By Alix Strauss
May 15, 2020, The New York Times

Yaakov Shereshevsky has been saying the Viduy, a Jewish prayer, for terminal Covid patients.


“No one is meant to see so much death that quickly,” said Yaakov Shereshevsky, an I.C.U. nurse at N.Y.U. Langone Health, where the coronavirus outbreak has taken a heavy toll. For a while, he said, eight floors — 34 beds on each floor — were devoted to Covid-19 patients, and they were at capacity. “At one point, we had 20- and 30-year-olds dying,” he said. “It was a horrible, brutal, helpless feeling. It felt like there was no light. Now it’s getting better.”

Mr. Shereshevsky, 34, who is an Orthodox Jew, has also started to give last rites to Jewish patients, since rabbis are not allowed in hospital rooms. He lives in Georgetown, Brooklyn, with his wife Leah, 33, an occupational therapist, and their four children; Elisheva, 9, Rivka, 7, Esther, 4, and Yitzi, 3. In his spare time he volunteers as an E.M.S. and E.M.T. worker.

UP AND OUT My alarm is set for 6 a.m., but I wake up a few moments before, which is great because I don’t wake my wife. I get dressed and go downstairs to pray for 15 minutes. As an Orthodox Jew, I pray three times day. I gather my bag with medical items and laptop, and I’m out the door.

THE PREP I drive to work. I stop at Bagel Boss, and get an everything bagel with cream cheese or egg and cheese, and a French vanilla coffee. Then I drive to the hospital. Their parking lots have been free to staffers because they want us to be safe and not take public transportation. I’m there an hour early. I sit down in the break room to do some work. I’m studying to be a nurse practitioner. I go to the assignment board. I take my temperature to make sure I don’t have a fever. If you do, you can’t work. For the next 13 hours I will wash my hands and change gloves about 50 to 60 times.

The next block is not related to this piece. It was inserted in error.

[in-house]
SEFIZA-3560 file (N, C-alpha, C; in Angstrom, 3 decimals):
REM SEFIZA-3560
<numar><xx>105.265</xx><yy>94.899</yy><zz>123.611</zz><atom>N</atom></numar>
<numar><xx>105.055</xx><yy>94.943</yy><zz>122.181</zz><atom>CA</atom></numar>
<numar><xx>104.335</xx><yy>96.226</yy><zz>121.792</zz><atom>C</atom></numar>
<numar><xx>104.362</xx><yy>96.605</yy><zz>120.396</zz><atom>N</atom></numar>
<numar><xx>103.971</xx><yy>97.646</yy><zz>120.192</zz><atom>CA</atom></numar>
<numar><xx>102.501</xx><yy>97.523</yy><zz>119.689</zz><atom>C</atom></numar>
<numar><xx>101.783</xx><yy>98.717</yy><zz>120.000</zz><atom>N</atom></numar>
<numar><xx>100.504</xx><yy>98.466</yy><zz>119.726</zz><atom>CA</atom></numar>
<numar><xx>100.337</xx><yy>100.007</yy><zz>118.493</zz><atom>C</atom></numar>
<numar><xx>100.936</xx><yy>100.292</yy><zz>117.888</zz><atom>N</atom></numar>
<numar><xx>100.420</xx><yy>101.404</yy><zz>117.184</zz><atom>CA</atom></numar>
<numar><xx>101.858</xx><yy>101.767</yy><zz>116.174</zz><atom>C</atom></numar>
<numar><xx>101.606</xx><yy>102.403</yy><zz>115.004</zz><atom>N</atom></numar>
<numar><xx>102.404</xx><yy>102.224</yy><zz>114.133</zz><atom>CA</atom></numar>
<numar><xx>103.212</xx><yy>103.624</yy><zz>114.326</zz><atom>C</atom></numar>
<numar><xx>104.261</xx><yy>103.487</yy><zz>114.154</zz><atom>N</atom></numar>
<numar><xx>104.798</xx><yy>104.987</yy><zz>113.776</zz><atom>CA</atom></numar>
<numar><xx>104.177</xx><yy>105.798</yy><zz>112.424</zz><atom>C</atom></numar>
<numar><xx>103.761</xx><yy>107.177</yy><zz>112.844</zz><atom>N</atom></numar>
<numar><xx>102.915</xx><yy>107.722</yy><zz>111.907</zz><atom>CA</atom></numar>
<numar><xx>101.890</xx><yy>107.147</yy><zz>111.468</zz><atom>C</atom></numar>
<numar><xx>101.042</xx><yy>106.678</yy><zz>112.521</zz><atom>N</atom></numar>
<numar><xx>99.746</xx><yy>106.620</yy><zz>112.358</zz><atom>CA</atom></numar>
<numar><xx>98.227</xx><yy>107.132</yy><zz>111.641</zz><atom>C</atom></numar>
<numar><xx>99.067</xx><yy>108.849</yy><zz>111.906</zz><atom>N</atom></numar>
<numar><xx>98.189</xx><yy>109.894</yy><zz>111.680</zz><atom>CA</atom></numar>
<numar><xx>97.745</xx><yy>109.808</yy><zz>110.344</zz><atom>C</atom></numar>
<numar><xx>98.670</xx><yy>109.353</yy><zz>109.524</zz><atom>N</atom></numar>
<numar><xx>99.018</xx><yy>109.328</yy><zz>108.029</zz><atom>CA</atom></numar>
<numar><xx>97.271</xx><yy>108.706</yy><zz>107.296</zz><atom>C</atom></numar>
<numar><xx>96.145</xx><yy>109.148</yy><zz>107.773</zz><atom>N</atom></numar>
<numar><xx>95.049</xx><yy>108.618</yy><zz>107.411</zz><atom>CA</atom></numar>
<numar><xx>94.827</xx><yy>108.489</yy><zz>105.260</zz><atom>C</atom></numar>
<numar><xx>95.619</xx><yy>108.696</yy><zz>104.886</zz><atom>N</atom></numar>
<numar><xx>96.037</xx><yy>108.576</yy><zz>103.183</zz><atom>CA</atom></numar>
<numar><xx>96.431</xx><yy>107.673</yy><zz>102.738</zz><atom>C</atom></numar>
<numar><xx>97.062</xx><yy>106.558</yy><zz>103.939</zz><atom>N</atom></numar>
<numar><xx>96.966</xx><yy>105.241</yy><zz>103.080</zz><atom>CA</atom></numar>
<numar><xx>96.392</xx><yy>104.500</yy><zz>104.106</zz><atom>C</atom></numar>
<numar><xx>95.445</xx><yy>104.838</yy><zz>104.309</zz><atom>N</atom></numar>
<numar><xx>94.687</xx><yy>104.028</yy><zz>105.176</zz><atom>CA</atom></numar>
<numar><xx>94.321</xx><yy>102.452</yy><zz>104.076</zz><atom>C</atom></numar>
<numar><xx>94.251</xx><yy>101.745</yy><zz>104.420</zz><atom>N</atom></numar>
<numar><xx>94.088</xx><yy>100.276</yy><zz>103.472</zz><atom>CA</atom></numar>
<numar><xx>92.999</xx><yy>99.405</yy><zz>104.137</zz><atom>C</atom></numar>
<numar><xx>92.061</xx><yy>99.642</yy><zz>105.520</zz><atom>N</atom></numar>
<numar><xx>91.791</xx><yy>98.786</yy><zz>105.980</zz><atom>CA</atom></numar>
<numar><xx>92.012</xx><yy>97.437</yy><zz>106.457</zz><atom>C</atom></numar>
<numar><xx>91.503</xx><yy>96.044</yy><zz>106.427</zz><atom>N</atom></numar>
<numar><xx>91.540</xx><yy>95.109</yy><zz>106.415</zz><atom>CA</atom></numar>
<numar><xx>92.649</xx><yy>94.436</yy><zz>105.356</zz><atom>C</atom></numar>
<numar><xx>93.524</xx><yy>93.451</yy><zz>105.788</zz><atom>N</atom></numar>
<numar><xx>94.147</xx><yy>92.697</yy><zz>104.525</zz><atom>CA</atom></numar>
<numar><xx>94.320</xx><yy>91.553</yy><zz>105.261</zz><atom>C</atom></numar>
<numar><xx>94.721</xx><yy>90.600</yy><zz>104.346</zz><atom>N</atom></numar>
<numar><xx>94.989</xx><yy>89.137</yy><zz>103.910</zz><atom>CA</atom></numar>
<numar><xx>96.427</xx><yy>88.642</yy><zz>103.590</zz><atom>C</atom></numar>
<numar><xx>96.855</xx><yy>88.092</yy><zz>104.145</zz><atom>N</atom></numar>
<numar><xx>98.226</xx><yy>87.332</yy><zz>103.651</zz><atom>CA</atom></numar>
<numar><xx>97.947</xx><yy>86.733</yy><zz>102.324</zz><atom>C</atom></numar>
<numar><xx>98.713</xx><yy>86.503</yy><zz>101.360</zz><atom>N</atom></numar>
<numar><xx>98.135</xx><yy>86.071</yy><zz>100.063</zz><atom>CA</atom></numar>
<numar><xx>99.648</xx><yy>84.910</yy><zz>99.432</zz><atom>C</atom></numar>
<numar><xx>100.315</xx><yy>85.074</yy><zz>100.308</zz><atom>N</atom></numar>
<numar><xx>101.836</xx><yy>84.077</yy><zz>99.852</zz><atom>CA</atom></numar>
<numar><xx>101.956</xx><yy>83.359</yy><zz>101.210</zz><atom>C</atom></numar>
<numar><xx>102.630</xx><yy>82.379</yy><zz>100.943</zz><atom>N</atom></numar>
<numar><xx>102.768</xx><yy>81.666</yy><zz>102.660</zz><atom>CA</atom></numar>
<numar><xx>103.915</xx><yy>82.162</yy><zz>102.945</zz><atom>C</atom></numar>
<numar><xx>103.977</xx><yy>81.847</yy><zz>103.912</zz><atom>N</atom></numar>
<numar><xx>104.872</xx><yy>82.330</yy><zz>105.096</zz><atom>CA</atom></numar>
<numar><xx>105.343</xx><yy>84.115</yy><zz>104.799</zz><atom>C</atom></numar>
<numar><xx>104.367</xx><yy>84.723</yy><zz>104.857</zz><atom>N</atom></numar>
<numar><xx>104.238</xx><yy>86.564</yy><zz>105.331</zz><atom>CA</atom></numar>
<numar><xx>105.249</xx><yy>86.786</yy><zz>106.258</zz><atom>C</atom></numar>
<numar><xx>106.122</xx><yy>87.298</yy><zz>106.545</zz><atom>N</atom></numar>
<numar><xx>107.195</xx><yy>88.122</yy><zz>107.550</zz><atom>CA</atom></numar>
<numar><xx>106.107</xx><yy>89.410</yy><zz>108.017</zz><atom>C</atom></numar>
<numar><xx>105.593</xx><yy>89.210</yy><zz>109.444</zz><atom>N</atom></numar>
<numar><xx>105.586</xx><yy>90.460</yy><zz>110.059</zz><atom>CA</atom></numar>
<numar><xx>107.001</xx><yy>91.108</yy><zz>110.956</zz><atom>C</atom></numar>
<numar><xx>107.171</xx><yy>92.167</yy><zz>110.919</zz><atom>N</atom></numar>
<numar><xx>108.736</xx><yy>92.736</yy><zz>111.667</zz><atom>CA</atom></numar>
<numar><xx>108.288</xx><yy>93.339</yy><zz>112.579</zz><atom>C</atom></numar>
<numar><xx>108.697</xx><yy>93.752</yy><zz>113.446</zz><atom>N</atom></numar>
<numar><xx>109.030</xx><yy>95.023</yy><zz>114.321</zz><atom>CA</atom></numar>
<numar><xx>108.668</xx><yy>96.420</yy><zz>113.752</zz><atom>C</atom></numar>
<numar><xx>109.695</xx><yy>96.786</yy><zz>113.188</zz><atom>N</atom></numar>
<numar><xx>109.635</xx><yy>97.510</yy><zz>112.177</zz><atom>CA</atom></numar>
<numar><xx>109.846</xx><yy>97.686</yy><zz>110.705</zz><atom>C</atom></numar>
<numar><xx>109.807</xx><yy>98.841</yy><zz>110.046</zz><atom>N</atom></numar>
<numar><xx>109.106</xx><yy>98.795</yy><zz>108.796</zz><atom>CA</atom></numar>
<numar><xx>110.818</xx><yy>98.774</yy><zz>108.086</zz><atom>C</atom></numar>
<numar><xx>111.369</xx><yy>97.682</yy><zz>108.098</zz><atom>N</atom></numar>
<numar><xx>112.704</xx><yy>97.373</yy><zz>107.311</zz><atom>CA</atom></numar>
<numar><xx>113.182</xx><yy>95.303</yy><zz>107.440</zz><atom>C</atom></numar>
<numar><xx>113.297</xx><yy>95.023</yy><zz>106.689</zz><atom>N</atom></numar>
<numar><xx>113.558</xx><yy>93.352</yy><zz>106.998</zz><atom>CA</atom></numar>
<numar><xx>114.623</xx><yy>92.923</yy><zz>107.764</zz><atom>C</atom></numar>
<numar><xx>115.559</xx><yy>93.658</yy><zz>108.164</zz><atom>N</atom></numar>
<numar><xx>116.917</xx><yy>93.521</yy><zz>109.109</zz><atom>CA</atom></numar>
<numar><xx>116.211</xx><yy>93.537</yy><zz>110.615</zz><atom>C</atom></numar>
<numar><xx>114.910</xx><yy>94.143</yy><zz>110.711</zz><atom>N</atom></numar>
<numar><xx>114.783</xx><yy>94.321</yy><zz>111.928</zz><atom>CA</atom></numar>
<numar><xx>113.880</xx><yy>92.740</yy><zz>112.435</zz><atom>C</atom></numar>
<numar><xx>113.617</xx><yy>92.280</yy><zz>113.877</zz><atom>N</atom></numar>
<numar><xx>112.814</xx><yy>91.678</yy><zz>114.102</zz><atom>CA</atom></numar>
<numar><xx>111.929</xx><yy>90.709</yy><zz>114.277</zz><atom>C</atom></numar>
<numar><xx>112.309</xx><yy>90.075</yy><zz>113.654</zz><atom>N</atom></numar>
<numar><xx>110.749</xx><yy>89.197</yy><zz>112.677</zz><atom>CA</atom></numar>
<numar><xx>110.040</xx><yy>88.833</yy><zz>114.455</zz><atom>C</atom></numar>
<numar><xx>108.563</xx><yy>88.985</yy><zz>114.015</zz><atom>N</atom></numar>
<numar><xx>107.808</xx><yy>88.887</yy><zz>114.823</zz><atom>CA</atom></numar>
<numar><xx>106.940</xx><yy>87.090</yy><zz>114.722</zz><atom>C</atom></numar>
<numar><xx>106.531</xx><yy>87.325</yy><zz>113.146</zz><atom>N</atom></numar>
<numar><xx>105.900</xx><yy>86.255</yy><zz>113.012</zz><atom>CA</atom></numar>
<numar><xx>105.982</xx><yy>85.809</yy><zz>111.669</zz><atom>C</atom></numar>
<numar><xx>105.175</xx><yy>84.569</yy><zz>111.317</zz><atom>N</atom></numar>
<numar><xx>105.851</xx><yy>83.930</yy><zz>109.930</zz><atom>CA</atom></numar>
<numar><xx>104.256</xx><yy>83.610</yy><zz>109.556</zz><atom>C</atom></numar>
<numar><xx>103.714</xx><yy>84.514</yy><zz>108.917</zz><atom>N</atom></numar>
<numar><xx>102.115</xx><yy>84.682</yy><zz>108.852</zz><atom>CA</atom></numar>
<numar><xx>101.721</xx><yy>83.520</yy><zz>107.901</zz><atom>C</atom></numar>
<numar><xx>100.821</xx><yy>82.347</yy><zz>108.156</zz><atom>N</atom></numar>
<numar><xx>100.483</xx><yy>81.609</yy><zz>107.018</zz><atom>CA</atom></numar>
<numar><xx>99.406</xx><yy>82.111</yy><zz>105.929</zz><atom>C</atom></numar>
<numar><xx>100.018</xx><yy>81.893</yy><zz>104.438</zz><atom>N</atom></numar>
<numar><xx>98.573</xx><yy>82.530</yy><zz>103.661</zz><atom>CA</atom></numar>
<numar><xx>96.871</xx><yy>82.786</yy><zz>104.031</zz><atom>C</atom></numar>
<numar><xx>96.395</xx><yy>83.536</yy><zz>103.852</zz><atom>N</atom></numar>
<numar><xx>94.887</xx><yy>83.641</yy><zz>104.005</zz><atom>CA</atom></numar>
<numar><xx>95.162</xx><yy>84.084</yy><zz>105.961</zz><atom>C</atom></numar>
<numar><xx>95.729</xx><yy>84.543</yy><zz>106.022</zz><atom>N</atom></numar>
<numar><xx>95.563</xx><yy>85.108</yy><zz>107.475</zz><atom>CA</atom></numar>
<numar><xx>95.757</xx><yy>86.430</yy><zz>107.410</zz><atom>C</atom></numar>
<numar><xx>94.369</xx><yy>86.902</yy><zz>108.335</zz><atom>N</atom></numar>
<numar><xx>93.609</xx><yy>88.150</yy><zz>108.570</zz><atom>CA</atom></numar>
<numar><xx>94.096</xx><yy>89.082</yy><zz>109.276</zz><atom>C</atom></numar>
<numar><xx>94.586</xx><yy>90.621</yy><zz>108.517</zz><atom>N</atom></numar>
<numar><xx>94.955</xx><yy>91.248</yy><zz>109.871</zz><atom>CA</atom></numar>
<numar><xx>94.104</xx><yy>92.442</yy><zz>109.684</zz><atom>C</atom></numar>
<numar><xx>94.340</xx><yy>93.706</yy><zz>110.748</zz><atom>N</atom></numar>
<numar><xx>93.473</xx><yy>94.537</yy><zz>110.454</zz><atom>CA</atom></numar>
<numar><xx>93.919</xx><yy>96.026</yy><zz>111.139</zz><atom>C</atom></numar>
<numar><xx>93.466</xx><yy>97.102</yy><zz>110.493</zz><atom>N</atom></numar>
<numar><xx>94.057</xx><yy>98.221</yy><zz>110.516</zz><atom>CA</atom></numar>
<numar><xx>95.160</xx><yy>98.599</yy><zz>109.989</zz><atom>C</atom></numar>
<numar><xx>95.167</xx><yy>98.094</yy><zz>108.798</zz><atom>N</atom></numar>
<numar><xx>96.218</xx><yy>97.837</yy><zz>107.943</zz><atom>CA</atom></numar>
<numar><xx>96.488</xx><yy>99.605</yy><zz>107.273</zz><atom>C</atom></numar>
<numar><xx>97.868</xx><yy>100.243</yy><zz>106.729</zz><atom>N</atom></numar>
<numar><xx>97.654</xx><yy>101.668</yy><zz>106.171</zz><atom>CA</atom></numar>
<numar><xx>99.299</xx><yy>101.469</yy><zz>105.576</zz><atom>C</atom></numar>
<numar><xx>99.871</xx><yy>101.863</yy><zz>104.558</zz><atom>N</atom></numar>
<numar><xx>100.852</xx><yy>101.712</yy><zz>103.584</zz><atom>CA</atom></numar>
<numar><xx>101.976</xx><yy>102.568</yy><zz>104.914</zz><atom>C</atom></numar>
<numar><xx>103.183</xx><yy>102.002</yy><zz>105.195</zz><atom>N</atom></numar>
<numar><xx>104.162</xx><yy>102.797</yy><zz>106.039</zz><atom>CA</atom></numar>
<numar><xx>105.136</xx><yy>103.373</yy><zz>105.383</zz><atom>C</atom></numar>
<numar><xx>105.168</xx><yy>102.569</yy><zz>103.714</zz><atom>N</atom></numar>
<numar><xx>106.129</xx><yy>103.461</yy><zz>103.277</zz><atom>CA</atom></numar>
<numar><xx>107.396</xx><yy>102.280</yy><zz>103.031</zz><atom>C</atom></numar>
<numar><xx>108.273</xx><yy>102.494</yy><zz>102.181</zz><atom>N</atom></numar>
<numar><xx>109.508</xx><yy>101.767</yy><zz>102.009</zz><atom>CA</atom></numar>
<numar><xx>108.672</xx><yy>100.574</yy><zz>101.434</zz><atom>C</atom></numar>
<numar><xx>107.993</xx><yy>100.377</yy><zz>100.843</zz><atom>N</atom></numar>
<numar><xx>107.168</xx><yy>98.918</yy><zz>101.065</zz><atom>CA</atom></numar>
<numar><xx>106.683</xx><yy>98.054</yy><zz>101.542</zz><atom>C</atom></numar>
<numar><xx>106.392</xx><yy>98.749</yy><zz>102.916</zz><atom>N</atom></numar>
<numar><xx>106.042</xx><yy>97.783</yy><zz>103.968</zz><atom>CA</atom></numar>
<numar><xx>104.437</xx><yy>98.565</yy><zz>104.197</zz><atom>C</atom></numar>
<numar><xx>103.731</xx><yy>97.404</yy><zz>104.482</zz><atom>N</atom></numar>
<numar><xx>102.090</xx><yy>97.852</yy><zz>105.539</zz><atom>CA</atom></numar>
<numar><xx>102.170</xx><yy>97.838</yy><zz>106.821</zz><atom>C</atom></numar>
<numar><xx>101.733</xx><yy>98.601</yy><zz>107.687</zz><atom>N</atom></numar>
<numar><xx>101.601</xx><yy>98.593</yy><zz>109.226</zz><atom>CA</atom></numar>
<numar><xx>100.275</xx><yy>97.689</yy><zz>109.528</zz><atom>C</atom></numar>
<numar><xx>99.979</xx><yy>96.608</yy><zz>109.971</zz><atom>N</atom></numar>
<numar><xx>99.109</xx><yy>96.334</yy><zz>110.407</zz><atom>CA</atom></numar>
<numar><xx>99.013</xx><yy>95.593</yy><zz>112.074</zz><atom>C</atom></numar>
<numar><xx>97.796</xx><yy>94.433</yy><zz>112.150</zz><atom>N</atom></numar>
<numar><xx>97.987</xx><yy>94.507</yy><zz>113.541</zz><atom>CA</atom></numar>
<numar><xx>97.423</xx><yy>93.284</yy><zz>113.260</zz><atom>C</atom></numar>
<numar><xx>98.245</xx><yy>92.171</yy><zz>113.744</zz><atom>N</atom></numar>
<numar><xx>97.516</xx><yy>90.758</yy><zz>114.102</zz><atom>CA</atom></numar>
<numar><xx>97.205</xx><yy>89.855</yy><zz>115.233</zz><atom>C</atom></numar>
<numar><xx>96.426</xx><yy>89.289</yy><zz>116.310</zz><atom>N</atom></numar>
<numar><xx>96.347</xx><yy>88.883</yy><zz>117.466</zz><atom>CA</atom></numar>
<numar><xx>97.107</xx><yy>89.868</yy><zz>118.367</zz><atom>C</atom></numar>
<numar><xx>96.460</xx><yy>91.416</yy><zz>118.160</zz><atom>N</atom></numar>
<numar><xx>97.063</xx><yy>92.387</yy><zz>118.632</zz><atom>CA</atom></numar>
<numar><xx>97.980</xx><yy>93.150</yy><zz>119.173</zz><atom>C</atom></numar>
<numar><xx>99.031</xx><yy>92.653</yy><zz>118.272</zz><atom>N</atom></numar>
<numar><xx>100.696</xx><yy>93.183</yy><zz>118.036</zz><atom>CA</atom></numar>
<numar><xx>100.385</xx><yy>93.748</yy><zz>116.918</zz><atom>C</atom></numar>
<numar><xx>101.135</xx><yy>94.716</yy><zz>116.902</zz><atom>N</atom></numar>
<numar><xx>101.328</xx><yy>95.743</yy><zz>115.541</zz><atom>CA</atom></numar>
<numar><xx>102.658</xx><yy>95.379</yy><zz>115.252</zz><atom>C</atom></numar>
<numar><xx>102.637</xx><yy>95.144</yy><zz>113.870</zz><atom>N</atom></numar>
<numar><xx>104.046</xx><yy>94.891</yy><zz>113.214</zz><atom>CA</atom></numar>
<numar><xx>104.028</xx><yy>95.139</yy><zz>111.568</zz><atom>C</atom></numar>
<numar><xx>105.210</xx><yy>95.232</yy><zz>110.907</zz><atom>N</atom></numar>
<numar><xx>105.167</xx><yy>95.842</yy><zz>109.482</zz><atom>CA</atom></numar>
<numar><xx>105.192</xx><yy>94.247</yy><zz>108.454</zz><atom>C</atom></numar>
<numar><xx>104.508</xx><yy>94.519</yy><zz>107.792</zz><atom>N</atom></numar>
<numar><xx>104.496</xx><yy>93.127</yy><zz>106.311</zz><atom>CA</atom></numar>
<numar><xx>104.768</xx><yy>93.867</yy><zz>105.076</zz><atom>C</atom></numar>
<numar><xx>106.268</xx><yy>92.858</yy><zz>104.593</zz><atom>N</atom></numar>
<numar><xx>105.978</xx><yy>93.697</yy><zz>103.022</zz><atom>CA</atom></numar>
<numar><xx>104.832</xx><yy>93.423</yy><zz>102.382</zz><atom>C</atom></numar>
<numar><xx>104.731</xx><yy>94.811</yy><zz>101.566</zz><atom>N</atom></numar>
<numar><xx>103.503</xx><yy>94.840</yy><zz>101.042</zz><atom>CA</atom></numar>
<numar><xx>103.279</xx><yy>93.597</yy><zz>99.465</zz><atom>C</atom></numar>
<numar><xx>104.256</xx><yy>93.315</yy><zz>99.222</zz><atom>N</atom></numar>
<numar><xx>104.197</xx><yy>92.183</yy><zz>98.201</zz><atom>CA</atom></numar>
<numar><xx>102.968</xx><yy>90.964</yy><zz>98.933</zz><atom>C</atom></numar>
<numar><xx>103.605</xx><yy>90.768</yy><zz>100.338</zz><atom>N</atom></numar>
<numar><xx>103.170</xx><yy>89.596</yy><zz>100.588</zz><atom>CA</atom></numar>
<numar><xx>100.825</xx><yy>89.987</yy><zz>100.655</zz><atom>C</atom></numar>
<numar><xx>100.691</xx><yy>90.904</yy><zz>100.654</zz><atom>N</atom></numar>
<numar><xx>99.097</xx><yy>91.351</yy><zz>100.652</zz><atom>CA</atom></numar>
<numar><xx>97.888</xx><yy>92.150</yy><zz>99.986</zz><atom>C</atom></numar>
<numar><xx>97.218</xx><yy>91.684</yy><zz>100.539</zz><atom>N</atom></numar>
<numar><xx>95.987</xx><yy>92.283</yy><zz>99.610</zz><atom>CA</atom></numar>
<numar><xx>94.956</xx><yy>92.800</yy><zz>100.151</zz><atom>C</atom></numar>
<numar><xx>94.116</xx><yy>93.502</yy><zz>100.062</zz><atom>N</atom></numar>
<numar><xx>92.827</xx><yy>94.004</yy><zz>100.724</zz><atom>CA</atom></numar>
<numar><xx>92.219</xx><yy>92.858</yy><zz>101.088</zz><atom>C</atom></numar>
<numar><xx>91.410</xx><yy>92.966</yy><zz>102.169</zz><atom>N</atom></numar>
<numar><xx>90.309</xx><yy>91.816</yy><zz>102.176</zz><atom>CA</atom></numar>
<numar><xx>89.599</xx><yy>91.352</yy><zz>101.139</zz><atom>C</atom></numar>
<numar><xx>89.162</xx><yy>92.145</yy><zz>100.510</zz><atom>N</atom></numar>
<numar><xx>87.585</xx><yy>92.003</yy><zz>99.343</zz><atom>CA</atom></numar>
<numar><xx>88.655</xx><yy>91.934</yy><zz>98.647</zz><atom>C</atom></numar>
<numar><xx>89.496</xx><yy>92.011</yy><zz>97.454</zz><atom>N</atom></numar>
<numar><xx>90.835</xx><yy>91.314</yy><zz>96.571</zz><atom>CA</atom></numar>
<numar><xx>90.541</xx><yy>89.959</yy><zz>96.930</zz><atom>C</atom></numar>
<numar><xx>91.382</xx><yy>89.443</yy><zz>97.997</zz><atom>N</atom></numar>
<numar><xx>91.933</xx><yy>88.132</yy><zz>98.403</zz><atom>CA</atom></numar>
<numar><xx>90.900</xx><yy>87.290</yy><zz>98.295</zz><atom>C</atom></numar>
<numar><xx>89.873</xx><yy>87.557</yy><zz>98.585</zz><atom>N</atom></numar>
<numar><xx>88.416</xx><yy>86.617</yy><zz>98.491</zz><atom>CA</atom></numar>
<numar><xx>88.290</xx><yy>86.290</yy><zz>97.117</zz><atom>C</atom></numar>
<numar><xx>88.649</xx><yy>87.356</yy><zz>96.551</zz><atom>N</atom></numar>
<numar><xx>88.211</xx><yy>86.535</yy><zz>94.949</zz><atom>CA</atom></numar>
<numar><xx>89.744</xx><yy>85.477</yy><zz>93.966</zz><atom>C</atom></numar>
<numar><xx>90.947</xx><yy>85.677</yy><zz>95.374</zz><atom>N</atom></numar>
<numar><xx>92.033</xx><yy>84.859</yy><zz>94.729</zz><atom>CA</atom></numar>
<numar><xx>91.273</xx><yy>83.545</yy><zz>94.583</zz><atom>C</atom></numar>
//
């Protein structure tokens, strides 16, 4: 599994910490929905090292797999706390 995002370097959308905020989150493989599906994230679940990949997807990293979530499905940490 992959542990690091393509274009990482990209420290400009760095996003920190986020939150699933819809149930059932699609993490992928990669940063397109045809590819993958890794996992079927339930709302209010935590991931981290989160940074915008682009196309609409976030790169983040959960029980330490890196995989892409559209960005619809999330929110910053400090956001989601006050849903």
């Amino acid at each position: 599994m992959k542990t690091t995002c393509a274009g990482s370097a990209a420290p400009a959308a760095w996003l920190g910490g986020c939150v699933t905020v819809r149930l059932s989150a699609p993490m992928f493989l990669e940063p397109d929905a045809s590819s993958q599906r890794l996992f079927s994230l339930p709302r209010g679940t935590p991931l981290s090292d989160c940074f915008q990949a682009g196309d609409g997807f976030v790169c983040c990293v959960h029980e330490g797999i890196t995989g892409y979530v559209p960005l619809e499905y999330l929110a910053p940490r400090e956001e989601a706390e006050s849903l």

THE PATIENTS I get reports on how my patients are doing. These days I have three; normal is one or two. I assess each patient — check their many tubes and IV and ventilator, take their pulse, check their breathing. I talk to them to let them know what I’m doing whether they’re conscious or not. Most are sedated.

THE MEDS At 8:30 reports are given. I spend the next hour getting everyone’s medication together. Usually the patient’s doors are open, but because of the virus they’ve remained closed. That’s been eerie. We don’t hear them talking to us, there’s no family because they’re not allowed to be here. At 9:30 doctors check-in. They stop at each room and the team talks about the patient’s plan for the day.

AWKWARD ALIENS At 10 I administer the first round of meds. The constant changing of the PPE outfit is exhausting. It’s hot and sweaty. The gown is plastic so the body can’t breathe. The mask and face shield prevent air from going anywhere. I started wearing lenses because my glasses fogged up so quickly. The mask really hurts because it has to be tight and the lines don’t disappear from your face until four or five hours later. I feel bad for the patients because we must look like aliens.